* Licence fee frozen for two years
* UK says debate needed on BBC funding post 2027
* Opposition say government is threatening broadcaster
LONDON, Jan 17 (Reuters) - Britain will freeze funding for
the BBC for two years and debate whether a universal licence fee
should continue, the government said on Monday, sparking
accusations of "cultural vandalism".
While the government did not want to "destroy" the
100-year-old British "beacon", Culture Secretary Nadine Dorries
told parliament that it could not receive more money at a time
when households were being hit by rising taxes and energy bills.
Created to educate, inform and entertain, the BBC has been
admired around the world for its high-quality news output, drama
and documentaries by broadcasters such as David Attenborough.
But in recent years it has struggled to navigate the
heightened political and cultural disputes gripping Britain,
notably about Brexit, with critics saying its London-centric,
metropolitan viewpoint fails swathes of the country.
"It is nobody's intention to destroy the BBC," said Dorries,
a member of the ruling Conservative Party. "It's a beacon."
Tim Davie, the BBC's director general, and Chairman Richard
Sharp, said the freeze would necessitate tougher choices that
would impact licence fee payers.
Analysts have said a below-inflation settlement will require
cuts to BBC output, which includes global, national and local
radio, online content and broadcast and on-demand television.
Lucy Powell, the opposition Labour spokeswoman for culture,
told parliament that the funding freeze was an attack on one of
the biggest institutions in British public life, and accused
Dorries of "cultural vandalism".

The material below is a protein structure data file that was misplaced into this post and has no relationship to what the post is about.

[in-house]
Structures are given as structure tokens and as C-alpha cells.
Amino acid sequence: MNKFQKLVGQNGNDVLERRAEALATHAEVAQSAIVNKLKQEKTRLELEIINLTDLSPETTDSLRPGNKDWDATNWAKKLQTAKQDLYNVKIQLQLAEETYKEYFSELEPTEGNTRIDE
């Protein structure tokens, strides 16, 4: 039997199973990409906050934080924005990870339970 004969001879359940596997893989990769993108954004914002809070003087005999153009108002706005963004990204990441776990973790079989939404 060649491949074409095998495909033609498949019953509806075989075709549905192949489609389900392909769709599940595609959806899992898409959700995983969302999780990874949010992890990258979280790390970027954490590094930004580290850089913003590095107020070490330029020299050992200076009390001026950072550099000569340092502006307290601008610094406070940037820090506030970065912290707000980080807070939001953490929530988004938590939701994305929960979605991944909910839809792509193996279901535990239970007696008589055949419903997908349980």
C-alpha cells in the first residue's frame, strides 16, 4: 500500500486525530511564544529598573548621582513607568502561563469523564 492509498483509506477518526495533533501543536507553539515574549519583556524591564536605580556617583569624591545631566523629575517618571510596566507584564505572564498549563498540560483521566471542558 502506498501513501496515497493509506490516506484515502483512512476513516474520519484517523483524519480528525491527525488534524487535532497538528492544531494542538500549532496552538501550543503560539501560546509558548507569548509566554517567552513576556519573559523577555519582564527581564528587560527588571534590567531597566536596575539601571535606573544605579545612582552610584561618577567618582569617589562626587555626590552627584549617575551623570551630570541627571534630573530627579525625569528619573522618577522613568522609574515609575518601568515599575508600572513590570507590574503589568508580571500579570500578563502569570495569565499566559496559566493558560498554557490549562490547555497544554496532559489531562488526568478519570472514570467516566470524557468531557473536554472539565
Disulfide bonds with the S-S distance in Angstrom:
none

BBC's news bulletins recorded some of the highest viewing
figures for 20 years during the pandemic, and it remains more
trusted than competitors, but it has admitted it could do more
to be impartial.
Under the new agreement the licence fee - a tax on all
television-owning households - will be frozen at 159 pounds
($217) a year until 2024, before it can rise in line with
inflation for four years.
Serious questions needed to be asked about the future of the
licence fee in 2028 and beyond, Dorries said, and in particular
whether a universal charge with criminal penalties for evasion
was still appropriate when the public can subscribe to many
platforms, like Netflix and Amazon Prime.
She said she was starting a debate, adding that analysis on
alternatives had not yet been done.
However, on Sunday she tweeted that this licence fee
announcement would be "the last", saying the days when elderly
people could be threatened for not paying had to end.
"This is 2022, not 1922," she said. "We need a BBC that is
forward-looking and ready to meet the challenges of modern
($1 = 0.7325 pounds)
(Additional reporting by Kylie MacLellan; editing by Alexander